Persons: Mitt Romney, Evelyn Hockstein, Joe Biden, Biden, Romney, Republicans Romney, Rob Portman, Bill Cassidy, Susan Collins, Lisa Murkowski, Kyrsten Sinema, Jon Tester, Joe Manchin, Mark Warner, Jeanne Shaheen, Portman, Donald Trump, Tester, it'll, Cassidy, Kamala Harris, Shelley Moore Capito, Capito Organizations: U.S, Capitol, REUTERS, Republican, Republicans, COVID, U.S . Treasury, Senate, Biden, Thomson Locations: Washington , U.S, U.S
Republican Senator Mitt Romney told reporters that members of the group have reached "tentative conclusions" on their plan. "We're not raising taxes," Romney told reporters. Cassidy, who spoke to Biden about infrastructure by phone on Tuesday, predicted that any plan containing tax hikes would not receive enough Republican support to pass the Senate. Romney and Portman said members of the group have not settled on a total amount of infrastructure spending and declined to discuss specific provisions they would pursue. The 10 senators now working on a new plan are part of a larger 20-member bipartisan group, known as the G-20, that includes Capito.
Persons: Mitt Romney, Evelyn Hockstein, Joe Biden, Biden, Romney, Jon Tester, Tester, Republicans Romney, Rob Portman, Bill Cassidy, Susan Collins, Lisa Murkowski, Kyrsten Sinema, Joe Manchin, Mark Warner, Jeanne Shaheen, Portman, Cassidy, Donald Trump, Kamala Harris, Shelley Moore Capito, Capito Organizations: U.S, Capitol, REUTERS, Republican, Democratic, Biden's Democratic Party, Republicans, Biden, Romney, COVID, U.S . Treasury, Louisiana Republican, Thomson Locations: Washington , U.S, U.S
A Democratic member of the group, Senator Jon Tester, said he would be willing to look at funding an infrastructure plan without raising taxes though he was not committed to that approach. Cassidy, who spoke to Biden about infrastructure by phone on Tuesday, predicted that any plan containing tax hikes would not receive enough Republican support to pass the Senate. Republicans have shown no appetite for tax increases, having strongly backed a 2017 tax cut law signed by former President Donald Trump. Separately, a bipartisan group of 58 House lawmakers led by Representatives Josh Gottheimer and Brian Fitzpatrick known as the Problem Solvers Caucus released a $1.2 trillion infrastructure framework. The caucus has been working with the bipartisan group of senators, a source familiar with the negotiations said.
Persons: Mitt Romney, Evelyn Hockstein, Joe Biden's, Biden, Romney, Jon Tester, Tester, Rob Portman, Bill Cassidy, Susan Collins, Lisa Murkowski, Kyrsten Sinema, Joe Manchin, Mark Warner, Jeanne Shaheen, Sherrod Brown, Brown, you'd, it's, Cassidy, Kamala Harris, Donald Trump, Portman, Shelley Moore Capito, Josh Gottheimer, Brian Fitzpatrick Organizations: U.S, Capitol, REUTERS, Democratic, Banking, Biden, Republicans, COVID, U.S . Treasury, Republican, Thomson Locations: Washington , U.S, U.S
New Talks on Infrastructure Face Old Problem: How to Pay for It
  + stars: | 2021-06-09 | by ( Kristina Peterson | Andrew Duehren | ) www.wsj.com sentiment -1.00   time to read: +1 min
WASHINGTON—The focus of infrastructure talks shifted Wednesday to a bipartisan group of senators after an initial round of White House discussions broke down, but negotiators face the same hurdles on how to pay for any major new spending package. Discussions intensified among a group of centrist-leaning Senate Republicans and Democrats trying to strike a deal that could spend up to $900 billion over five years, according to people familiar with the talks. So far the bipartisan group has declined to specify how it would pay for an infrastructure proposal. The fresh effort came a day after President Biden ended an earlier series of talks with a GOP group led by Sen. Shelley Moore Capito (R., W.Va.). Senior Republicans were already signaling skepticism that the bipartisan group would be able to produce a breakthrough that eluded Mr. Biden and Mrs. Capito over weeks of talks.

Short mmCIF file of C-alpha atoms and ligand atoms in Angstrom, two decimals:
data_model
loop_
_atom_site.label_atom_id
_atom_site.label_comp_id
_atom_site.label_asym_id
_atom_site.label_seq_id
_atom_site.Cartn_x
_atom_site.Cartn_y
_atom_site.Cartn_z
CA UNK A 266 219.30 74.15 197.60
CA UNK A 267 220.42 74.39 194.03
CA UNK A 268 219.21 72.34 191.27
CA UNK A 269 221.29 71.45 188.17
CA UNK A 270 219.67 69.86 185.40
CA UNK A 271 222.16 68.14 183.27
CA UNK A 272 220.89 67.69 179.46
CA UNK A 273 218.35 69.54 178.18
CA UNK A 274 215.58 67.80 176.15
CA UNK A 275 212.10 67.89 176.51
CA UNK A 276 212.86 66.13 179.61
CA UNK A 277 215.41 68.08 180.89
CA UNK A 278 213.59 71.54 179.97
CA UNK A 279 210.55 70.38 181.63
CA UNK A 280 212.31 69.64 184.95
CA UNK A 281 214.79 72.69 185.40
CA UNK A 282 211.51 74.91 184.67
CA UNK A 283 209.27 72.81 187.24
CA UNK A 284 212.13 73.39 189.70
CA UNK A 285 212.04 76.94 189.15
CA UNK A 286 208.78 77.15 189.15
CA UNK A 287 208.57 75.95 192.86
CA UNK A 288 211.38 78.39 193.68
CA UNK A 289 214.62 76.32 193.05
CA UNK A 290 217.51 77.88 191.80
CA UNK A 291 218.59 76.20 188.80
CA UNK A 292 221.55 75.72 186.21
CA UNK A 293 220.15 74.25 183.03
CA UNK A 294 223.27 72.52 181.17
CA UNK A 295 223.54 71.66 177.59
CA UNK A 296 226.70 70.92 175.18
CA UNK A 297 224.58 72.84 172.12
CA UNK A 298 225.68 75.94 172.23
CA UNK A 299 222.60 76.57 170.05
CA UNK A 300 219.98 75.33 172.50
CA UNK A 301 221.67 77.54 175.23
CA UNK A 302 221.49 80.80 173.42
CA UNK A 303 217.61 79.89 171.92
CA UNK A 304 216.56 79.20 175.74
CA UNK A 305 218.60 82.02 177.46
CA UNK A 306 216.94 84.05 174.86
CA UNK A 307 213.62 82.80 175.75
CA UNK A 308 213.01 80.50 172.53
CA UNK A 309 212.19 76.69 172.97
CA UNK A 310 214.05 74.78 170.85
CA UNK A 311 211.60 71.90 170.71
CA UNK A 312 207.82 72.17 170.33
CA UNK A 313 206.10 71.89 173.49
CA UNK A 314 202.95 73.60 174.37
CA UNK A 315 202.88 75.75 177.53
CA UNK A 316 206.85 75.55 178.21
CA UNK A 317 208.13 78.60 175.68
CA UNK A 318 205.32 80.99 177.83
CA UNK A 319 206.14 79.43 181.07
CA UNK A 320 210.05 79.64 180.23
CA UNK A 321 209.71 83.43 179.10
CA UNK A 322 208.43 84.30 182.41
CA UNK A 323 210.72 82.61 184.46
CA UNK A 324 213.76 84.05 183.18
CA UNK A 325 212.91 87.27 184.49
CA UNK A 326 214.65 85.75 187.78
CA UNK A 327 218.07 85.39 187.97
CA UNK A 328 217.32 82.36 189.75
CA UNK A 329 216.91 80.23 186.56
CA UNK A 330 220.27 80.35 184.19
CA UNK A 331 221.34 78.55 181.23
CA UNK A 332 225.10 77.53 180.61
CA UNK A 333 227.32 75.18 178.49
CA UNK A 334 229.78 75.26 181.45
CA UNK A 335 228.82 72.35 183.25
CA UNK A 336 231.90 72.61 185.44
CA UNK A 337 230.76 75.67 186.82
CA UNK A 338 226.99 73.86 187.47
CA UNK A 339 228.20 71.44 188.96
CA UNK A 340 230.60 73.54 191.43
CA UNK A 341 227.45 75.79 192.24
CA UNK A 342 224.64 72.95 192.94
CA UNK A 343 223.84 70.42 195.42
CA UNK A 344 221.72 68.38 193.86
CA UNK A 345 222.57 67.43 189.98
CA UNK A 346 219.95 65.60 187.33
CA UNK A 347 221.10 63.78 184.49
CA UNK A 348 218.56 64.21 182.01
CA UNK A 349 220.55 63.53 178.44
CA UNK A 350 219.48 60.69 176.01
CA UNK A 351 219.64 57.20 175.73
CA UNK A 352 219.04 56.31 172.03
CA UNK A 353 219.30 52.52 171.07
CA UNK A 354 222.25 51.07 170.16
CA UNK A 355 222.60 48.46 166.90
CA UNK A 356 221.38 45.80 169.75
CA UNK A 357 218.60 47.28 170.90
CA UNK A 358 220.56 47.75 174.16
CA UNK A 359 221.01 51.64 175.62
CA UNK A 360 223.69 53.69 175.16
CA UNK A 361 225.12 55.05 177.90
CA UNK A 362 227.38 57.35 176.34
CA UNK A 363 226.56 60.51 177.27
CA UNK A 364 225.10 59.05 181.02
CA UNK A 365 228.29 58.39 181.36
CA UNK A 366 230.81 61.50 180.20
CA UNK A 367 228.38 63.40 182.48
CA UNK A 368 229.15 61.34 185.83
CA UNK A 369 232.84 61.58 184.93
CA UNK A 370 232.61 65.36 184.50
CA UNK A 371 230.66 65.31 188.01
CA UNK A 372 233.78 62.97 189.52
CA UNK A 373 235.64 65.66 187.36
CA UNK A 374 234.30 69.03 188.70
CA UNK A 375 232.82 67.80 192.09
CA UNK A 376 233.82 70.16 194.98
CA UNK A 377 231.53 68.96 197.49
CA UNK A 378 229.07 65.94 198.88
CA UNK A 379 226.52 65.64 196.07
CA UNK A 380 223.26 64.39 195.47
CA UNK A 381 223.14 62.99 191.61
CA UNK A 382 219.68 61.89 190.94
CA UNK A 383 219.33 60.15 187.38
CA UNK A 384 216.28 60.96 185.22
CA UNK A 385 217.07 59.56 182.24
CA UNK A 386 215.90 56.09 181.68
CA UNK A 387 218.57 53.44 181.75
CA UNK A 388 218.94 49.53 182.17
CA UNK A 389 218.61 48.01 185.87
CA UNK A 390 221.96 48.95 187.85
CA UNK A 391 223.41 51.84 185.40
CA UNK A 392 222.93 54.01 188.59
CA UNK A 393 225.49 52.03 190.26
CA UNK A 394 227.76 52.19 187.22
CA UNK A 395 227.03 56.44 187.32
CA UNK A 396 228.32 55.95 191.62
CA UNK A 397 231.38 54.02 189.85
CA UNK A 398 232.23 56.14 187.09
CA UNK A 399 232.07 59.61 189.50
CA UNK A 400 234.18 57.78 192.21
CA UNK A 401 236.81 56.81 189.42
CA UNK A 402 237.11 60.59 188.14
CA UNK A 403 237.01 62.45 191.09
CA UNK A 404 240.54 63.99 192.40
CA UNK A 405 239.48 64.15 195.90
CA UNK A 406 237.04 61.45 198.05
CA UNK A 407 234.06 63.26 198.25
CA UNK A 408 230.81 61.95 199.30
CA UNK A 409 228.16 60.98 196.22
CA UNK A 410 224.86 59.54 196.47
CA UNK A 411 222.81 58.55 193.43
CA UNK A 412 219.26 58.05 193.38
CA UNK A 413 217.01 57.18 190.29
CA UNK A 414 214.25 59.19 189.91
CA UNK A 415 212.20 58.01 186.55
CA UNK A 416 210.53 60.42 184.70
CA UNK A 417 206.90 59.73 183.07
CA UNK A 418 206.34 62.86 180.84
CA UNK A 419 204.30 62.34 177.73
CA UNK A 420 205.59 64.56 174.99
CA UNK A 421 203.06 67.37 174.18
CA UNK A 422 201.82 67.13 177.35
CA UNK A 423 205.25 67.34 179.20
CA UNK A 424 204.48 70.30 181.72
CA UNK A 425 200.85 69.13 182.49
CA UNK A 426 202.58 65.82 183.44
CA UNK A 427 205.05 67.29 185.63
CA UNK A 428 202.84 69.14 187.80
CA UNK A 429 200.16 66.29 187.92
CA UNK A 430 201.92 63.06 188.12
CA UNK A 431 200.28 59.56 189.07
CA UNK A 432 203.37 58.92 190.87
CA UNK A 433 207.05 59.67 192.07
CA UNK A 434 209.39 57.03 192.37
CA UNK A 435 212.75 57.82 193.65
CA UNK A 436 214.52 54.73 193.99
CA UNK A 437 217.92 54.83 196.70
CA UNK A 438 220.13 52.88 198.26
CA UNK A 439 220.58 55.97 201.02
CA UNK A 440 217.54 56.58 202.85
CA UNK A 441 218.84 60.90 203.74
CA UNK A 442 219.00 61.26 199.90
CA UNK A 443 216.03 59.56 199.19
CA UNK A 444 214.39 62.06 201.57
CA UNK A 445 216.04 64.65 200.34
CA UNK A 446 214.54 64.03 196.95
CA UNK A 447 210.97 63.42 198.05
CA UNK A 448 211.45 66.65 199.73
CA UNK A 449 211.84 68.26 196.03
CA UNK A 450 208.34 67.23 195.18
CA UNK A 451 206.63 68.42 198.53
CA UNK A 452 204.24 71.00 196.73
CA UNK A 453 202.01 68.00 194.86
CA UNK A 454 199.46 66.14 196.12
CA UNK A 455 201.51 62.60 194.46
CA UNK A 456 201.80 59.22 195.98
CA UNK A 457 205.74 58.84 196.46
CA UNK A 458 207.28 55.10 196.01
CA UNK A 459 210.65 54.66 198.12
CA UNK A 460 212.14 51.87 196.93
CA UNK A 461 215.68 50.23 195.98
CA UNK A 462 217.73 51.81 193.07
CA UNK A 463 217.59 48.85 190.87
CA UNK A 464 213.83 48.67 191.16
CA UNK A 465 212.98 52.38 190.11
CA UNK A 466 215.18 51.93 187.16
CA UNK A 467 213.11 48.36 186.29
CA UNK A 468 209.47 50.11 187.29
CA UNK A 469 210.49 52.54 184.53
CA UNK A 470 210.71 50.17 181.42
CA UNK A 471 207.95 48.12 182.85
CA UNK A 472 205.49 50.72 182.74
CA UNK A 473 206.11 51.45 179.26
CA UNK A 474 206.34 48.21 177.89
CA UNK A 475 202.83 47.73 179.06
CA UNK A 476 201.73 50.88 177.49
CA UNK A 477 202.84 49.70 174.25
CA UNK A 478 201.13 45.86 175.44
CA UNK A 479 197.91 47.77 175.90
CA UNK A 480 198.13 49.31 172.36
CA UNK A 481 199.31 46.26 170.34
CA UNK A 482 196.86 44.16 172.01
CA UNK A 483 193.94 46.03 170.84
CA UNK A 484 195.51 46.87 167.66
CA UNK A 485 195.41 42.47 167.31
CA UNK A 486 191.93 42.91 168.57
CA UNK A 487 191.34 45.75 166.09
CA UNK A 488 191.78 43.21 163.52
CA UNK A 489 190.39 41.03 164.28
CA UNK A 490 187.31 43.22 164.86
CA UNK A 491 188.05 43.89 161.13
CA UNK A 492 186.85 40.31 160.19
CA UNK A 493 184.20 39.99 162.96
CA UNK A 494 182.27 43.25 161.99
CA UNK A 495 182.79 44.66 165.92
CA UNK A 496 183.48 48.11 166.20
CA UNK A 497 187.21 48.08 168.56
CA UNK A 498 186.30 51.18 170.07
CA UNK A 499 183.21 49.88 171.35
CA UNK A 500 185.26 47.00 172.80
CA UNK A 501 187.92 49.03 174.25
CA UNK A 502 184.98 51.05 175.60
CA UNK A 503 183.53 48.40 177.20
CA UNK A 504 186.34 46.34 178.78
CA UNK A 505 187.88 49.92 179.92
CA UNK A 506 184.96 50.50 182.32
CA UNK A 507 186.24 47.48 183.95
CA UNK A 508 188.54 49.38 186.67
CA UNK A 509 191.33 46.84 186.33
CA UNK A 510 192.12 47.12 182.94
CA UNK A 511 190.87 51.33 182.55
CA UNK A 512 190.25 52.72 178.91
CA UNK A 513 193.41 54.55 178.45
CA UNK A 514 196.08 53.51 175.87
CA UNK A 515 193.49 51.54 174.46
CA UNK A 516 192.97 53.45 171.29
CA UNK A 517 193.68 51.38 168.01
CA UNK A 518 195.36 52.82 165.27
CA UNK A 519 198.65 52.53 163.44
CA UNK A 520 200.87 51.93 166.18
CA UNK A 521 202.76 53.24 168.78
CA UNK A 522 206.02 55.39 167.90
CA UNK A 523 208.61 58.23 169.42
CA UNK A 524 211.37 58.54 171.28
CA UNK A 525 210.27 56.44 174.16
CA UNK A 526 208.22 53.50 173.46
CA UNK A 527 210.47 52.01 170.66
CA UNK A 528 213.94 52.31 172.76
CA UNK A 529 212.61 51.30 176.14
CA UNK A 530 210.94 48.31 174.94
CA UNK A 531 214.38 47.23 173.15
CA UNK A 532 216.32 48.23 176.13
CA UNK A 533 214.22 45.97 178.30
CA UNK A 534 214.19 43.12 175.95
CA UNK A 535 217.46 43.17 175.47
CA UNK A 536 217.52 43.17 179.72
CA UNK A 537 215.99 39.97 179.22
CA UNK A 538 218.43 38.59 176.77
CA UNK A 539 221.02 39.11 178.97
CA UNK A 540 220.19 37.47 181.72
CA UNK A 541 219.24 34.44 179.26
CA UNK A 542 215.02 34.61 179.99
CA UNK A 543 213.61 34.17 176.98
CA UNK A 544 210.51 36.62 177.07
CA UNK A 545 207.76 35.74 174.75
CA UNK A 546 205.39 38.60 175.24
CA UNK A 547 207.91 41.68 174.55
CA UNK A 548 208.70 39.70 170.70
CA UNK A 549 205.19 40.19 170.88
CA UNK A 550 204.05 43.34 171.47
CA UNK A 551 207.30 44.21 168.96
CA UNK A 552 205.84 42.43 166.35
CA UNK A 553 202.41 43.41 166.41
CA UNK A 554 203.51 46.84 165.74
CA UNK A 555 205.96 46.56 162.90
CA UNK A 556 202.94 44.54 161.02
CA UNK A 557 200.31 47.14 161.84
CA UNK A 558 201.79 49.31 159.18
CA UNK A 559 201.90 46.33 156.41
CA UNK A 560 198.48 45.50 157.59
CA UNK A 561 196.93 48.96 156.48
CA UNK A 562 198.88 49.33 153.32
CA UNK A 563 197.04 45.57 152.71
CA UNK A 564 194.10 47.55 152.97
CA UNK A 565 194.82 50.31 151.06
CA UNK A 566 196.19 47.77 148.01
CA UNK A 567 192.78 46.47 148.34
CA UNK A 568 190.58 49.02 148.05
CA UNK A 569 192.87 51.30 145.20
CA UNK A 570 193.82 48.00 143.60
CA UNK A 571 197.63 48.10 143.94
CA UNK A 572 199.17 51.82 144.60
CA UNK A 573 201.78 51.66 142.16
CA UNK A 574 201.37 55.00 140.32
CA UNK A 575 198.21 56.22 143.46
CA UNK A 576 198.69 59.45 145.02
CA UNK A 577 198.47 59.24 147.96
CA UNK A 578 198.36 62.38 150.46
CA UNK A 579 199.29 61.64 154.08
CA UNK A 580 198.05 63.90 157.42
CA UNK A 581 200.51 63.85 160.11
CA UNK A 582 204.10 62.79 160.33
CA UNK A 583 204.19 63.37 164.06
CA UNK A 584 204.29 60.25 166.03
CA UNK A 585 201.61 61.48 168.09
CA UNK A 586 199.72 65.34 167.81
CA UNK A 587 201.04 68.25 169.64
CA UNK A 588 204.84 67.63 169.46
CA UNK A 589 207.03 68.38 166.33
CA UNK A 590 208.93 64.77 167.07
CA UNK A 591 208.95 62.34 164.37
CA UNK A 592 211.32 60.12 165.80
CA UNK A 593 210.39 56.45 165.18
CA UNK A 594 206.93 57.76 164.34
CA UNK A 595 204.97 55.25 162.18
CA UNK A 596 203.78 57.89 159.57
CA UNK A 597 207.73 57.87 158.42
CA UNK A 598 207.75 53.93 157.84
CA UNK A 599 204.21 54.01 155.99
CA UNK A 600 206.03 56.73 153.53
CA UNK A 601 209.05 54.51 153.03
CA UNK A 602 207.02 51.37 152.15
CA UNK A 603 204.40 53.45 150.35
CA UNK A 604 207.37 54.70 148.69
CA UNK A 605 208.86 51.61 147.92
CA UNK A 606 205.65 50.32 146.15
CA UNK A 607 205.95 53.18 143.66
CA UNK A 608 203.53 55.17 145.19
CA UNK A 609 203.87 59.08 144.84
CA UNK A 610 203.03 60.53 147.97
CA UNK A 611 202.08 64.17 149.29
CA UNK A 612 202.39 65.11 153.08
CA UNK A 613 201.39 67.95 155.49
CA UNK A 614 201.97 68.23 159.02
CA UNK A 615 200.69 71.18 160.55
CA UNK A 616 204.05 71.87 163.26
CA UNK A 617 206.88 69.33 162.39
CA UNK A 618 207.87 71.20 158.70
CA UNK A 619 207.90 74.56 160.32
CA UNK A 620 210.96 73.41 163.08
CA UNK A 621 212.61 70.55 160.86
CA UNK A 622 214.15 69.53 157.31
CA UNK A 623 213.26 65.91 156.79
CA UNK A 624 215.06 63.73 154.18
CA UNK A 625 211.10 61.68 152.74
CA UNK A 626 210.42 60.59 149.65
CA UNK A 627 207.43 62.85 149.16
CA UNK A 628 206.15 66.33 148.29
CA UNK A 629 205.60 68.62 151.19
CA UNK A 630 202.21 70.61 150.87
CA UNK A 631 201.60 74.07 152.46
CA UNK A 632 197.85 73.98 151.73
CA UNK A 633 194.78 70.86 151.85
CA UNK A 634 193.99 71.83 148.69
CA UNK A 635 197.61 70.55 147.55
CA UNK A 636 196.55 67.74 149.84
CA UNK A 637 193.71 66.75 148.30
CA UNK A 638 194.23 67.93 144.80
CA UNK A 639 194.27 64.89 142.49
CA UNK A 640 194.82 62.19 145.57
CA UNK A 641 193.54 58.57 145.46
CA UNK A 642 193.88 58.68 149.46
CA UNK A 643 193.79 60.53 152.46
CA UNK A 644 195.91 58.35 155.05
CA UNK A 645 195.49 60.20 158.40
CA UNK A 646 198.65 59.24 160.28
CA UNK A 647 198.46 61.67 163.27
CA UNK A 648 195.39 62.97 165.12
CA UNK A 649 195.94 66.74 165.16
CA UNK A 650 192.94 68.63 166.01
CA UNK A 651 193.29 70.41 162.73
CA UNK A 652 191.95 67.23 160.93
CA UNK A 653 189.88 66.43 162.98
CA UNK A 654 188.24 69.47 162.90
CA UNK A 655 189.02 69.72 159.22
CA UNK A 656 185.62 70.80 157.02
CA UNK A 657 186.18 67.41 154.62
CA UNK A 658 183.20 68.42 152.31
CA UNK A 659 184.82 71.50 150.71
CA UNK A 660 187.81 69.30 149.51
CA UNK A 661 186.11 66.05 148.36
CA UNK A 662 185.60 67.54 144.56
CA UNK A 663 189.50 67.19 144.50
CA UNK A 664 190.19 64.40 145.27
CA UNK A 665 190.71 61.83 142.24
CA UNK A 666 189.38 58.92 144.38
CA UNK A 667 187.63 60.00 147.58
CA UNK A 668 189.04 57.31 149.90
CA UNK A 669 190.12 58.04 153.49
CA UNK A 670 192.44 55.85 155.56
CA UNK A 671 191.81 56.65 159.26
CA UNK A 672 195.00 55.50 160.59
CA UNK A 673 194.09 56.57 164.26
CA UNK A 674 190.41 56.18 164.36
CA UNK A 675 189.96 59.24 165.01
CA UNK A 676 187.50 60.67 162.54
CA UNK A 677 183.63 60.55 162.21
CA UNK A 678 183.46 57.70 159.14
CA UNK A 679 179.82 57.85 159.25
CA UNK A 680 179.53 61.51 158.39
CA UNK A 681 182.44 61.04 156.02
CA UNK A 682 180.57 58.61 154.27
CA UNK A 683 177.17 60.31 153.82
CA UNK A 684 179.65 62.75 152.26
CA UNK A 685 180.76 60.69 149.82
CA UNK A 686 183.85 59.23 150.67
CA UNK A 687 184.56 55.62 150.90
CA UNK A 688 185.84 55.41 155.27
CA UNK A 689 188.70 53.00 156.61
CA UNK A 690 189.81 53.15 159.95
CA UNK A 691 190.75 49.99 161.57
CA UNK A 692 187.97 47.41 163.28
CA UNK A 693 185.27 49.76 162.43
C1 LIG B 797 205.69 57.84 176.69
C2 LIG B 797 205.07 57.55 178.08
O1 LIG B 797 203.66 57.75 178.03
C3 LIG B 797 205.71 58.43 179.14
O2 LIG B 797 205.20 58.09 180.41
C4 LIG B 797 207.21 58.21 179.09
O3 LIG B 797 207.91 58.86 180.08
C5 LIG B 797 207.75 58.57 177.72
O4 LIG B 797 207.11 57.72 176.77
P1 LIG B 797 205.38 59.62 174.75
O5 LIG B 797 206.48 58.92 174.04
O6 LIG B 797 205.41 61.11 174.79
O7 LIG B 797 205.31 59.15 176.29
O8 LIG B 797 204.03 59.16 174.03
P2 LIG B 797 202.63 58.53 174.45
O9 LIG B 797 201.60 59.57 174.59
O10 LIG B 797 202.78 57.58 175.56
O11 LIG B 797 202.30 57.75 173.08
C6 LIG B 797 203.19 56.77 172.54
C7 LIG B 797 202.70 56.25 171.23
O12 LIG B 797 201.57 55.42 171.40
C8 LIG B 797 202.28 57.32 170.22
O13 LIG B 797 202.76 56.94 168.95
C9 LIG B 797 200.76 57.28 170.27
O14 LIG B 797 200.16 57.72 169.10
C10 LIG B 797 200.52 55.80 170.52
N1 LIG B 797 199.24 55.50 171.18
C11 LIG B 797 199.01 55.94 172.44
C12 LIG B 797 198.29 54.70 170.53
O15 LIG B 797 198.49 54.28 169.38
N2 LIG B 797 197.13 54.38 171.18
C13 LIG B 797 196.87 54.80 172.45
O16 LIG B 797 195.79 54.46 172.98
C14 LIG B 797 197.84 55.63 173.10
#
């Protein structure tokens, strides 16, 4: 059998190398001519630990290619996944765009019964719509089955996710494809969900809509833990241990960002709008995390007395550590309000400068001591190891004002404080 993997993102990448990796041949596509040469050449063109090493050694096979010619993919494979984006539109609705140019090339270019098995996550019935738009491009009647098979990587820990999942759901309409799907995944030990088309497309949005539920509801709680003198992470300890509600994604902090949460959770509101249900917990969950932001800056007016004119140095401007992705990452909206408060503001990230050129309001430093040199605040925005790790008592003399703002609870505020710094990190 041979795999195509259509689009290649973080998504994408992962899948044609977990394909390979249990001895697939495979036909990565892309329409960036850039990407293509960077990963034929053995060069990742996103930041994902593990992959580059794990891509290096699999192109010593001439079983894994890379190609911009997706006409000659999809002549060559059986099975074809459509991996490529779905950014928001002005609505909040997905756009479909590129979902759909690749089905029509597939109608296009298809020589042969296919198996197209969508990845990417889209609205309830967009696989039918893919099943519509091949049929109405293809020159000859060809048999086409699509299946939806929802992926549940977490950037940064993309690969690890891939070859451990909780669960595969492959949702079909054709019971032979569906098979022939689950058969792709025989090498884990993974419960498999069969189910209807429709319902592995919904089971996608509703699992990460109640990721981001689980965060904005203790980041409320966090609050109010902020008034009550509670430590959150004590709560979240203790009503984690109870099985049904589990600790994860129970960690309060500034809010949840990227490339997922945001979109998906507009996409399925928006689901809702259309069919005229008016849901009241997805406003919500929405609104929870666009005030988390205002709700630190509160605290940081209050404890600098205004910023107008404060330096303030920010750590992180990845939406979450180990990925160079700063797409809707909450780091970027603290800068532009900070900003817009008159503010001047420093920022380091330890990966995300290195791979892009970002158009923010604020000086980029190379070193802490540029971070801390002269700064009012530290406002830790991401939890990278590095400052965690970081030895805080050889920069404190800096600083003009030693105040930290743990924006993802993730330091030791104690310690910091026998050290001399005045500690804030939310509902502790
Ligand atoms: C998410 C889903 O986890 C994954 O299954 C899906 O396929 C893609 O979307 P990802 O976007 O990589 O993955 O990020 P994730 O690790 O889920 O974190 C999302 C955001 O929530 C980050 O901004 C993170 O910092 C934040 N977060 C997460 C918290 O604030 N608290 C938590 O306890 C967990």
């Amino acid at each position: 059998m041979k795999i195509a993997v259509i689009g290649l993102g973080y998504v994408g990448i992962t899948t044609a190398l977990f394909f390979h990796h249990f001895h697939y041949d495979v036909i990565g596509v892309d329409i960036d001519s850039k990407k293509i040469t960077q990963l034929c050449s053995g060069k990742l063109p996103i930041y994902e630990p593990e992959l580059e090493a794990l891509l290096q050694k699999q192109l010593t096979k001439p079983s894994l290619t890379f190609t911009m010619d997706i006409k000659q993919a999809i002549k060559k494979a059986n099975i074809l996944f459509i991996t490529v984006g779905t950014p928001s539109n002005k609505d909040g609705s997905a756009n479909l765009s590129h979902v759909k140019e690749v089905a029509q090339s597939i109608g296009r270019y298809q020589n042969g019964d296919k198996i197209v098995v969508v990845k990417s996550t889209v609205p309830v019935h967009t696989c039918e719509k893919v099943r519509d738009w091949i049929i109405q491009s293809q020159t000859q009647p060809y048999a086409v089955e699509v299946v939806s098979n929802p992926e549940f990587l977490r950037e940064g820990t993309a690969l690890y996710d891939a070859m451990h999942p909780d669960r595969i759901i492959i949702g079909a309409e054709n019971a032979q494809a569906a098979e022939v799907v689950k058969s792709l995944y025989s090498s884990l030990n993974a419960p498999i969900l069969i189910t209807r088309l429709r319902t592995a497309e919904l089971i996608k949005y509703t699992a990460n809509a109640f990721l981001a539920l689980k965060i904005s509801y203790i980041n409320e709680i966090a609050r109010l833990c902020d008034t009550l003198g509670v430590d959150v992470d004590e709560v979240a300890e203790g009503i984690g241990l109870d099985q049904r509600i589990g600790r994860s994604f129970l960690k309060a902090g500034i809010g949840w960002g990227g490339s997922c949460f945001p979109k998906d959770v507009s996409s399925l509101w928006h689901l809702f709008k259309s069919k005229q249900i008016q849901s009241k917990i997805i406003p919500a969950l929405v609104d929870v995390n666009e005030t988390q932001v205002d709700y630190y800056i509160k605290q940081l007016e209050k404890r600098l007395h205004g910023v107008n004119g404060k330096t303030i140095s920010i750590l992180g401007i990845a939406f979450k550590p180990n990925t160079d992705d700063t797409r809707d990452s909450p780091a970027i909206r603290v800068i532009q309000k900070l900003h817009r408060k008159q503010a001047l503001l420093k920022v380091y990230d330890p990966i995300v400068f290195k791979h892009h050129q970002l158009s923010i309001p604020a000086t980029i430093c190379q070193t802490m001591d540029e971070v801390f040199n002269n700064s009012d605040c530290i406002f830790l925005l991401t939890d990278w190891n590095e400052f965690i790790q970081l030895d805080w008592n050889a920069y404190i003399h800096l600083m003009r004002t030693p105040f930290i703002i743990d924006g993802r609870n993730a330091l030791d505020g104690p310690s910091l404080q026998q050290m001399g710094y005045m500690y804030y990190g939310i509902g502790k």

Persons: WASHINGTON, Sen, Mitt Romney, , Biden, Shelley Moore Capito, Mr, Capito, , ” Sen, John Cornyn of, Organizations: White, Republicans, GOP, Senior Republicans Locations: , Utah, John Cornyn of Texas
Here's what we're talking about:One thing to watch for: President Biden and first lady Jill Biden will depart for their first overseas trip of Biden's presidency at 8:10 a.m. Eastern. THE HIGHWAY OPTION: Democrats are creeping closer to going it alone on at least part of President Biden's massive infrastructure plan. Biden's weeks-long talks with a group led by Republican Sen. Shelley Moore Capito of West Virginia collapsed on Tuesday. GOP senators involved in the group told Insider that they supported some ideas the White House previously rejected. Cassidy also ruled out any funding for caregiving in the proposal like Biden proposed, arguing that it goes beyond the scope of infrastructure.
Persons: Biden, Jill Biden, Jordan Erb, Chuck Schumer, Alex Wong, Biden's, Republican Sen, Shelley Moore Capito, Schumer, Sen, Bernie Sanders, Sanders, Bill Cassidy, Mitt Romney, Cassidy, Romney, Rick Scott, Trump, chastened, Trump's, Caroline Wren's, Jeff Bezos, Bezos, Sam, Josh Barro's, Putin, Terry McAuliffe, Win McNamee, McAuliffe, Glenn Youngkin, Jack Ciattarelli, Phil Murphy, Ciattarelli, Mitch McConnell, John Lewis, McConnell, Todd Young, Emmanuel Macron, King George III Organizations: Republican, Progressives, Plan, caregiving, Washington Post, Democrats, Senate, Trump, National Republican, Committee, Internal Revenue, ProPublica, NATO, Associated Press, Western, Putin, Former Virginia Gov, Getty, Democratic, Carlyle Group, GOP, Democratic Gov, New York Times, Pfizer, Moderna, Times, Global, FBI Locations: West Virginia, Sens, Trump's, China, Virginia, New Jersey, Indiana, Europe, Australia